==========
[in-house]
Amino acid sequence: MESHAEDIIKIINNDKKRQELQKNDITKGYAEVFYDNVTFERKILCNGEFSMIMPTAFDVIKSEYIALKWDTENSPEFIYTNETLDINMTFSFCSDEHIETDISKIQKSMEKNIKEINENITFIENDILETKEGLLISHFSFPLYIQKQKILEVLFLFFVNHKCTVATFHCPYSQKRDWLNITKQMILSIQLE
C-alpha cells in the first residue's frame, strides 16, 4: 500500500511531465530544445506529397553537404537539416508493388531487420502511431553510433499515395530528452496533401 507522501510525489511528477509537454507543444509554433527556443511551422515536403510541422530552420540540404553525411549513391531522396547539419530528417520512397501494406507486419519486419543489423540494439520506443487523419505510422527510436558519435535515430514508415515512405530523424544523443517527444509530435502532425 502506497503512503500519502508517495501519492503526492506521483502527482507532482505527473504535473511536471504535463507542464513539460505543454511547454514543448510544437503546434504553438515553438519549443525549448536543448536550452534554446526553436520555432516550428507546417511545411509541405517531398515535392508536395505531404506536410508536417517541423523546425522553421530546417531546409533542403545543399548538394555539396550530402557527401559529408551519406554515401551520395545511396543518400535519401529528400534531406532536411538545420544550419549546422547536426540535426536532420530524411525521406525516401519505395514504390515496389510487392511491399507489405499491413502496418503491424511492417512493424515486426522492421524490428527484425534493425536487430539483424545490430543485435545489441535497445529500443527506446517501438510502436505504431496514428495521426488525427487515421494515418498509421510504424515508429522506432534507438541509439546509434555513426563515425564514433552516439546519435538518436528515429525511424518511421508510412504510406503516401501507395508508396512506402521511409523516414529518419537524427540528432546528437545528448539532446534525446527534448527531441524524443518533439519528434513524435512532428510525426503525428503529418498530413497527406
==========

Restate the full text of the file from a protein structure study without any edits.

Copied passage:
[in-house]
Amino acid sequence: MESHAEDIIKIINNDKKRQELQKNDITKGYAEVFYDNVTFERKILCNGEFSMIMPTAFDVIKSEYIALKWDTENSPEFIYTNETLDINMTFSFCSDEHIETDISKIQKSMEKNIKEINENITFIENDILETKEGLLISHFSFPLYIQKQKILEVLFLFFVNHKCTVATFHCPYSQKRDWLNITKQMILSIQLE
C-alpha cells in the first residue's frame, strides 16, 4: 500500500511531465530544445506529397553537404537539416508493388531487420502511431553510433499515395530528452496533401 507522501510525489511528477509537454507543444509554433527556443511551422515536403510541422530552420540540404553525411549513391531522396547539419530528417520512397501494406507486419519486419543489423540494439520506443487523419505510422527510436558519435535515430514508415515512405530523424544523443517527444509530435502532425 502506497503512503500519502508517495501519492503526492506521483502527482507532482505527473504535473511536471504535463507542464513539460505543454511547454514543448510544437503546434504553438515553438519549443525549448536543448536550452534554446526553436520555432516550428507546417511545411509541405517531398515535392508536395505531404506536410508536417517541423523546425522553421530546417531546409533542403545543399548538394555539396550530402557527401559529408551519406554515401551520395545511396543518400535519401529528400534531406532536411538545420544550419549546422547536426540535426536532420530524411525521406525516401519505395514504390515496389510487392511491399507489405499491413502496418503491424511492417512493424515486426522492421524490428527484425534493425536487430539483424545490430543485435545489441535497445529500443527506446517501438510502436505504431496514428495521426488525427487515421494515418498509421510504424515508429522506432534507438541509439546509434555513426563515425564514433552516439546519435538518436528515429525511424518511421508510412504510406503516401501507395508508396512506402521511409523516414529518419537524427540528432546528437545528448539532446534525446527534448527531441524524443518533439519528434513524435512532428510525426503525428503529418498530413497527406